We went to the shelves and got the book, which smelled as if the one person who had checked it out had smoked directly into it. In the index, Death of Elvis, The started on page 650.
Me: According to Guralnick, the medical investigator reported that Elvis was found on the bathroom floor, slightly away from the toilet as if he had been crawling and it looked as if he had been using the toilet at the time.
Teen: Were his pants around his ankles?
Me: (reading) It doesn't say that specifically, but hold on...

I flipped a few pages back and started scanning until I found what appeared to be the first page of Elvis's death, p647.
Me: Here is says, "When there was no answer (at Elvis's bathroom door), she (Elvis's girlfriend at the time) pushed on it and discovered him lying on the floor, his gold pajama bottoms down around his ankles, his face burried in a pool of vomit on the thick shag carpet." So, yes, his pants were around his ankles, but he was probably going to the toilet beforehand. Does that answer your question?
Teen: Yeah, thanks! That was some messed up shit.
Me: You're welcome.

Tuesday, June 1, 2010

Libraries: helping shut-ins who should stay shut-in

Like the set up for a bad joke, I was sitting at the reference desk when the phone rang. It was an elderly lady who wanted help in finding out if some old books she cleaned out of her parents house were worth anything (*cough*no*cough*). I tried directing her to some local appraisers who would be more knowledgeable about rare books, but she was more interested in coming in and speaking to me directly for some reason (Yes, if you haven't already guessed part of the outcome of this story, let me spoil it for you: she now thinks we're best friends!)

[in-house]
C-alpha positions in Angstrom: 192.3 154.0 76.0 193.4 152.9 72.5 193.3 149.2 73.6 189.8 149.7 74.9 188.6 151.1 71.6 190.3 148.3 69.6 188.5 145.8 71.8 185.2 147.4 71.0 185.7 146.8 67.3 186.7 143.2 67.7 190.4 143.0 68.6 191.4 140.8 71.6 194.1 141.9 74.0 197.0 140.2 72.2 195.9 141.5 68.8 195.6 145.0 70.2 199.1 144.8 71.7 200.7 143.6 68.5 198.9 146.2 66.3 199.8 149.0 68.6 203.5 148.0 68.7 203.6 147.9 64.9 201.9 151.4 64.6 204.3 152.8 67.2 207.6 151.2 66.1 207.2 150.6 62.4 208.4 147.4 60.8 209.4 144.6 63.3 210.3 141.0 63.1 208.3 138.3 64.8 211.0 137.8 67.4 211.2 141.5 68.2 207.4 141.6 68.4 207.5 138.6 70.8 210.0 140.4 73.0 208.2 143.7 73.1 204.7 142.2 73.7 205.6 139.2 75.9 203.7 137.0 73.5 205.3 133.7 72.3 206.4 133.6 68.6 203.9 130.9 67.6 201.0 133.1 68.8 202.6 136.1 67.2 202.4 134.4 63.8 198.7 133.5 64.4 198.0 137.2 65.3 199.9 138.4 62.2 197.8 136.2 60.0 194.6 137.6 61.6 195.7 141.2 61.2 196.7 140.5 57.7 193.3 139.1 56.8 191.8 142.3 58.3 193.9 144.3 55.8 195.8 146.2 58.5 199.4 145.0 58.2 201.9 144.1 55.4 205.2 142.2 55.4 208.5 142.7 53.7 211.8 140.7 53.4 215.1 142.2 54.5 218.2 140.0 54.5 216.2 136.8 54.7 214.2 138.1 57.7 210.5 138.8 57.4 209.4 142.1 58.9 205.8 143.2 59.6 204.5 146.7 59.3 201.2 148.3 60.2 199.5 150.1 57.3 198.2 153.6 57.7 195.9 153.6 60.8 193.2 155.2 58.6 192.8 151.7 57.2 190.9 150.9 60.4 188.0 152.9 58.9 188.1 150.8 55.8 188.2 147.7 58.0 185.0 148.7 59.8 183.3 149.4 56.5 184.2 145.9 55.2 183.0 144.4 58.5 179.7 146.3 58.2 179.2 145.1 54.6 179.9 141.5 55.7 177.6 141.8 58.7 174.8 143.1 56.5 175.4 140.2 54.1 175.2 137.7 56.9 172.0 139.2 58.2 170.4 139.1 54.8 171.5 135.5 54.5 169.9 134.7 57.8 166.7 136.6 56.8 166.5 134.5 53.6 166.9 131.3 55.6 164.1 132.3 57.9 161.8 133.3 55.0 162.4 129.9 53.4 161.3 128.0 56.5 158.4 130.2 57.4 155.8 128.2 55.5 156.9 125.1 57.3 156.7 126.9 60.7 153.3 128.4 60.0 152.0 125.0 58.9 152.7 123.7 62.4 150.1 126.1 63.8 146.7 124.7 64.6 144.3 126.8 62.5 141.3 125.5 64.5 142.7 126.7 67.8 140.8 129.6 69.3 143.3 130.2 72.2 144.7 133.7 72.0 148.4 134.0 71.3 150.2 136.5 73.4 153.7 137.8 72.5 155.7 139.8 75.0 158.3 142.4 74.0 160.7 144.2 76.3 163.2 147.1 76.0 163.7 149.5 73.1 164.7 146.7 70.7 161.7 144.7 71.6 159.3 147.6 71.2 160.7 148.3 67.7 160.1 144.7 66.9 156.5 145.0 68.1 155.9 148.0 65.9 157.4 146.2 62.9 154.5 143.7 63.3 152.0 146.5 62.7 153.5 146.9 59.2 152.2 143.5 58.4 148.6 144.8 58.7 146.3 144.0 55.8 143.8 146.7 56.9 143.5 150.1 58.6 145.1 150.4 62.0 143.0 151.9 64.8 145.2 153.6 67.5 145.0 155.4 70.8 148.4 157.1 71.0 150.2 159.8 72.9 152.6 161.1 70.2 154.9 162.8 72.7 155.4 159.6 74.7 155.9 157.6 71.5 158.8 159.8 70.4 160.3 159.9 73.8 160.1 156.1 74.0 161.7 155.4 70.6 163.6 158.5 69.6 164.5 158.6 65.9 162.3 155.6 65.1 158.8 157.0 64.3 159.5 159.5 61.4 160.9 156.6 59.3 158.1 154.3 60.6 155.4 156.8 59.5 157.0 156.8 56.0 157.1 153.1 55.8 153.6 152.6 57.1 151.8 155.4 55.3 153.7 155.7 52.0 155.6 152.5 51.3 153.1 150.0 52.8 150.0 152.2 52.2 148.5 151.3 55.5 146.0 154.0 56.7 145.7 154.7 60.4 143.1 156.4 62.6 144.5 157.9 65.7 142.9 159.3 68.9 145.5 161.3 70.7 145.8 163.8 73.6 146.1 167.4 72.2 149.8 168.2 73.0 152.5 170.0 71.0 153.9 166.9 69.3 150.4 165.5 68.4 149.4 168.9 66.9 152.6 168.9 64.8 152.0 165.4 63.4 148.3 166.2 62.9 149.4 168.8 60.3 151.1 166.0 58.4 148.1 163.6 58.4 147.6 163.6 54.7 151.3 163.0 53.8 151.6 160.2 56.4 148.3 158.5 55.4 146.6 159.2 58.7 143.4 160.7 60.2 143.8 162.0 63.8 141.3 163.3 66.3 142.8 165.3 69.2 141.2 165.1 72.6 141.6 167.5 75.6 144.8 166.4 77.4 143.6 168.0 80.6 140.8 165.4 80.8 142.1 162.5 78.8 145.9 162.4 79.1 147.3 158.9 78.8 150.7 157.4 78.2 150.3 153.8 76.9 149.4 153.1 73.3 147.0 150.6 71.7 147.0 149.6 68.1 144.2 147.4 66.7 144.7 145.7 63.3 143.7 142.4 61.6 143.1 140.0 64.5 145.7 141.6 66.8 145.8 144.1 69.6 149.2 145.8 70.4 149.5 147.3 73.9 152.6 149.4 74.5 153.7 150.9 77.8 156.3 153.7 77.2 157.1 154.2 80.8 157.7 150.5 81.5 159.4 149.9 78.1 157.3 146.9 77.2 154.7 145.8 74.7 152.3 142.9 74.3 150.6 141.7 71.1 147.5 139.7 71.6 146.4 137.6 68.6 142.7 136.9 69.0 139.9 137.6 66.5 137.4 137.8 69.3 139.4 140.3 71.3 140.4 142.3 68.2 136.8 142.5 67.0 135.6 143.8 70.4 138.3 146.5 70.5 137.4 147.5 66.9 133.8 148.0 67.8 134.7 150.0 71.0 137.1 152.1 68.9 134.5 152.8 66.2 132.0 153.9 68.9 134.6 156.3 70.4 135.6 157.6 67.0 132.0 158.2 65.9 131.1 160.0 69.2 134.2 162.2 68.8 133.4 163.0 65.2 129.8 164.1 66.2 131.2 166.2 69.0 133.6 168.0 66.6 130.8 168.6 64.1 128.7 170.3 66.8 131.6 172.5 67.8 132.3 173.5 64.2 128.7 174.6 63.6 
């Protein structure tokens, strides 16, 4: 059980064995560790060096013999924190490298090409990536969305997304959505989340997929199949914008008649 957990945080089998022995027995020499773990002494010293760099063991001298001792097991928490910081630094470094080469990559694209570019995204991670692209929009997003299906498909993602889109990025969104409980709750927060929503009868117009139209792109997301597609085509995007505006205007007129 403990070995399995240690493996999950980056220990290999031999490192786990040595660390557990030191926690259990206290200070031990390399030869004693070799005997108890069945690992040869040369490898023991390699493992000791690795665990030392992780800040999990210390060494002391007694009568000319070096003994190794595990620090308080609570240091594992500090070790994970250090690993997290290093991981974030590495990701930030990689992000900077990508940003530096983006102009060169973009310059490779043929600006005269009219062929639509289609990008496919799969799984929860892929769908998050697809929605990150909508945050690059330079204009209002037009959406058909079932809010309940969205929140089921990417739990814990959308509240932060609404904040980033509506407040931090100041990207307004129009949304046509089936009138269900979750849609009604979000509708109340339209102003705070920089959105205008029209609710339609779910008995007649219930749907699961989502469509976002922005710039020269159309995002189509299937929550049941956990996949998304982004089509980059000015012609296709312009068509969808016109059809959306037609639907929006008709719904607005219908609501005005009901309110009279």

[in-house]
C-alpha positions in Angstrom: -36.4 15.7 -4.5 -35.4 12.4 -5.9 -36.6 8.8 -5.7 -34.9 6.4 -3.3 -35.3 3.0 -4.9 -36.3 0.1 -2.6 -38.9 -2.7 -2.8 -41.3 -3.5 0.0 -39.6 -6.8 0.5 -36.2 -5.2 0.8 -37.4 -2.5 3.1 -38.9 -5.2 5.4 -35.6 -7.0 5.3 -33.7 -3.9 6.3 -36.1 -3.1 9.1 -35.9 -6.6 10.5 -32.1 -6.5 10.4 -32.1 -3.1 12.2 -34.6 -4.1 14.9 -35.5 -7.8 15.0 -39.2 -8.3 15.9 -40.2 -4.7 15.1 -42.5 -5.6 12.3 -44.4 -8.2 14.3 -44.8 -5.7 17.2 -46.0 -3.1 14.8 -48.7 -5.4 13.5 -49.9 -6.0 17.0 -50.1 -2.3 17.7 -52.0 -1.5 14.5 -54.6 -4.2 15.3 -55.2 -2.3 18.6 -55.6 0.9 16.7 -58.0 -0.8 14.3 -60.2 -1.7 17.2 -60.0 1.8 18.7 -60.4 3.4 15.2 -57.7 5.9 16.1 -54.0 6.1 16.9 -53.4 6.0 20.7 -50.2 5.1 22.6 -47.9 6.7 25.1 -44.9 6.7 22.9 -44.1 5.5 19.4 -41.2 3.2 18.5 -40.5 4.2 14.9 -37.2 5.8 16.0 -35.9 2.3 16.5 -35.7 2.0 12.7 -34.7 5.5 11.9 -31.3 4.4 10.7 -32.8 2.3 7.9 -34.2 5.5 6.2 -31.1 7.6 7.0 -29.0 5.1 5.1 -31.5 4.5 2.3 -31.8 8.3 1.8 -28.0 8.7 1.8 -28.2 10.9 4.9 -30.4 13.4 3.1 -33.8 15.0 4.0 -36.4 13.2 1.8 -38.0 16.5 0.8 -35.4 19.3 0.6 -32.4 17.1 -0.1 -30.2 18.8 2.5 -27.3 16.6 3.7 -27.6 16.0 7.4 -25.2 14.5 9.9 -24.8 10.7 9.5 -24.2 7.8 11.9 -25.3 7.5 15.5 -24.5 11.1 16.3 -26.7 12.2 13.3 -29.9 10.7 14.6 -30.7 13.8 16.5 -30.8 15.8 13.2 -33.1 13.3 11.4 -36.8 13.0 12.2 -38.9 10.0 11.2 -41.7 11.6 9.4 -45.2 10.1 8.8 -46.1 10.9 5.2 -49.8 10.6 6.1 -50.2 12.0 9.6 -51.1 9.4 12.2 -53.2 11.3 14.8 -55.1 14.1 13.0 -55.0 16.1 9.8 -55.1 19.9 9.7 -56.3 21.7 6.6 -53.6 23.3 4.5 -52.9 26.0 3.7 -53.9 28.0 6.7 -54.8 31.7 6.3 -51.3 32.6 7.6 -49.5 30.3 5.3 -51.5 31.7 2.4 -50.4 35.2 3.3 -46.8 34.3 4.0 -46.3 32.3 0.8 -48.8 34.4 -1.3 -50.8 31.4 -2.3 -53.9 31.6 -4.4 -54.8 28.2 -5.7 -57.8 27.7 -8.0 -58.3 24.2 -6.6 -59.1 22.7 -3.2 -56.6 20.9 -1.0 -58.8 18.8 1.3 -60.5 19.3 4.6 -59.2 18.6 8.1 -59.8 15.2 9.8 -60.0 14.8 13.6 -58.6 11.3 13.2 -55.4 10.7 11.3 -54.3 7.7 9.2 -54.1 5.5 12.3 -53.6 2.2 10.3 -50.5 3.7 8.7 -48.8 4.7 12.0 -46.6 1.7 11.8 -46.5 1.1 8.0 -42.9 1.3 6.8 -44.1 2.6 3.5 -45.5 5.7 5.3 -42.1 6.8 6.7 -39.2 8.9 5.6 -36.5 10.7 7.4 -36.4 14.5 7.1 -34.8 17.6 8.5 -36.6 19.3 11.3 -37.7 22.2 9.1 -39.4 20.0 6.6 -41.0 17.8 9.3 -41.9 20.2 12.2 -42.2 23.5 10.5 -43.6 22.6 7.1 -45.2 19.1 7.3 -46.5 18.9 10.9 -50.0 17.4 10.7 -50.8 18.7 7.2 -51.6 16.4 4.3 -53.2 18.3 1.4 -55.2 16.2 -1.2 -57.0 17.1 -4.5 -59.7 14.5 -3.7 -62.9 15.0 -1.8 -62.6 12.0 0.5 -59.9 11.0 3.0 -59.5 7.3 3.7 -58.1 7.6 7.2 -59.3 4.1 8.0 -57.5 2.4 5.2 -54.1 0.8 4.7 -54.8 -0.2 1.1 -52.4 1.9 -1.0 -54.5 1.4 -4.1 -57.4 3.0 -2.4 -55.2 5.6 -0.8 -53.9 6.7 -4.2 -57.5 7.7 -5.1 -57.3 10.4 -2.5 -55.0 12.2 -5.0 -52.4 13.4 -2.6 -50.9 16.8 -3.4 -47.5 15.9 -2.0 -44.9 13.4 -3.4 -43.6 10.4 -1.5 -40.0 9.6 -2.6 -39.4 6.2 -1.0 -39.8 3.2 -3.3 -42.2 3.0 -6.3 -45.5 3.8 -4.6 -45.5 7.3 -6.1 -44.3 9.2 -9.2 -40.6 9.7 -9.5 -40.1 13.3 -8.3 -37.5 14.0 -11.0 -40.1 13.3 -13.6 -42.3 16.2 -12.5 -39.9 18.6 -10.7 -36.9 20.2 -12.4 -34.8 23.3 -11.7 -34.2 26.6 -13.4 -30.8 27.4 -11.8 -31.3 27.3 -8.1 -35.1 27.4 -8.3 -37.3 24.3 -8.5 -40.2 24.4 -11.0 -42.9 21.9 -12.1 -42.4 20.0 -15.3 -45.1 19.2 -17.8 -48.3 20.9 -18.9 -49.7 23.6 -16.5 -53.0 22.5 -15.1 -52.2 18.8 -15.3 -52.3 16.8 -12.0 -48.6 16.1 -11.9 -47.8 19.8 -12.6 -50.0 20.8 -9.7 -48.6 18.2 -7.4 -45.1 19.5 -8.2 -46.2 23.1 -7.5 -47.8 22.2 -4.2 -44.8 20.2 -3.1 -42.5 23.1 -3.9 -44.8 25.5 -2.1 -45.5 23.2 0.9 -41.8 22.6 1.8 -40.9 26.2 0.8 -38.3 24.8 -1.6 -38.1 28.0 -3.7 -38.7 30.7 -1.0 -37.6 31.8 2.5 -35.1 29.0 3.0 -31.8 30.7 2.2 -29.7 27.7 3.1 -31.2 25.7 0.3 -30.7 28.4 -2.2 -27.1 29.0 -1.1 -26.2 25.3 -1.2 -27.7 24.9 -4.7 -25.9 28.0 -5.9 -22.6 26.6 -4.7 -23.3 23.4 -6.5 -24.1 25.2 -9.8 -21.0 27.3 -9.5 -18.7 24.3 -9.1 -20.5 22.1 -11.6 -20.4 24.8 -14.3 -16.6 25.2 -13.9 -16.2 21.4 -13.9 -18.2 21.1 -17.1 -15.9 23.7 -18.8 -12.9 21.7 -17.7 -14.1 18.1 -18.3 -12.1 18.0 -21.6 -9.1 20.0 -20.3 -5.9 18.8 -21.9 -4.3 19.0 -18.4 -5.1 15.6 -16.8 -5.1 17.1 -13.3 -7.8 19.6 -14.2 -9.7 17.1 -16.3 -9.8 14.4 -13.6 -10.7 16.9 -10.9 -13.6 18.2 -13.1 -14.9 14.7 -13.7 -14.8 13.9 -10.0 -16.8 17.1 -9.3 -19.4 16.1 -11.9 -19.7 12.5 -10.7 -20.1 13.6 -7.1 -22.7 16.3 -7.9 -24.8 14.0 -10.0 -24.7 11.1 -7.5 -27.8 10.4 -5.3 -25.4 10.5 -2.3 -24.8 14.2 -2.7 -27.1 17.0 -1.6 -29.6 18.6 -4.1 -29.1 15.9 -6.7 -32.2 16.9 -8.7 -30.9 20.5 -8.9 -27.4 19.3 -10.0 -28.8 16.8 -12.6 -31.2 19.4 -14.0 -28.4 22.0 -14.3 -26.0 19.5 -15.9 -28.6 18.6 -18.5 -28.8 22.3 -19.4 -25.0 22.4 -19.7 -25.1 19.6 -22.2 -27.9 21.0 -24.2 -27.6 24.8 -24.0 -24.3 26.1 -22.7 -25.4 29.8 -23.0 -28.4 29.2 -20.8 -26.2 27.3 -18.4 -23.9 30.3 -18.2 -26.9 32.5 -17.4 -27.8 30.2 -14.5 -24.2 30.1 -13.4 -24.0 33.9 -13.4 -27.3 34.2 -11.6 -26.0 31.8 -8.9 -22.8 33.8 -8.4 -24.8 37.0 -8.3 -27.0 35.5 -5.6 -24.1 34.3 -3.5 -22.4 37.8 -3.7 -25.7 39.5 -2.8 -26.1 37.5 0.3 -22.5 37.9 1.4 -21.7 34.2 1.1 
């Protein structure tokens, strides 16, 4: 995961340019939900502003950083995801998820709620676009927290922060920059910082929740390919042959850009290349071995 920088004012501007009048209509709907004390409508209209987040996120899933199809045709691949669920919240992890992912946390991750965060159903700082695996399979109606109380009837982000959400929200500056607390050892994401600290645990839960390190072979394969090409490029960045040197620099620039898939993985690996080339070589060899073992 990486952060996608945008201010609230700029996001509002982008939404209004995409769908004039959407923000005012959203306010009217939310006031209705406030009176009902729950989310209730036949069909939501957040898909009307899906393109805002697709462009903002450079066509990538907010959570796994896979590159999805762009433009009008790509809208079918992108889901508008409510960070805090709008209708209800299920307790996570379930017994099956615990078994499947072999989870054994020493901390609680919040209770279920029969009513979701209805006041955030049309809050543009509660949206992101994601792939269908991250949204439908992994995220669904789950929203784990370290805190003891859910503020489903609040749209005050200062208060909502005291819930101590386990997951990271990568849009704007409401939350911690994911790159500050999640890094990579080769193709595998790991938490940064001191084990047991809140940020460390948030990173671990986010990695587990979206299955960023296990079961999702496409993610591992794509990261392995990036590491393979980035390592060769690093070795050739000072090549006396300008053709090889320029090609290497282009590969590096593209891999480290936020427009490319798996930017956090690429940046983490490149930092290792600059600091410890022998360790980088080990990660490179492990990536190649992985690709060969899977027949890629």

Anyway, so Ruth Gordon comes in a couple hours later and settles in for a nice long chat at the reference desk. Has she brought in any of the books she wants me to help her find the value of? No. Has she written down any of the titles, authors, publication dates, or anything relevant that could help us? No. Why, you ask? Oh, because batshit insane Ruth Gordon keeps looking over her shoulder and tells me that she thinks her enemy from the old folks home followed her here and is eavesdropping and will come into her apartment and steal her valuable books. So she scribbled down titles that she could remember on slips of scrap paper, folded them up, and passed them to me across the desk. And she talked in code. Oh hell yeah, it was one of those mornings.
Some of the books were Nancy Drews, but without the publication date of copies there's not much I could do, since I explained to her repeatedly that an original Nancy Drew from the 1930's or 40's would be different than a reprint, and still it may not be worth much since it was mass produced or may no longer be collectible. Seeing I was not impressed, Ruth Gordon decided to pull out her big gun: a KKK propaganda romance novel! As she started telling me what a fascinating read the book was I decided to pull the plug, giving her the book dealer's contact info and restating he would be a much better judge of her items worth.
As she got up from the desk, she pointed to a group of teen boys crowded around our internet stations wearing short-sleeved button up shirts and black ties and pants. "So nice to see your employees so formally dressed!" she beamed.
"Those are Mormons, not library employees," I informed her.
"Oh," she said. "Nevermind."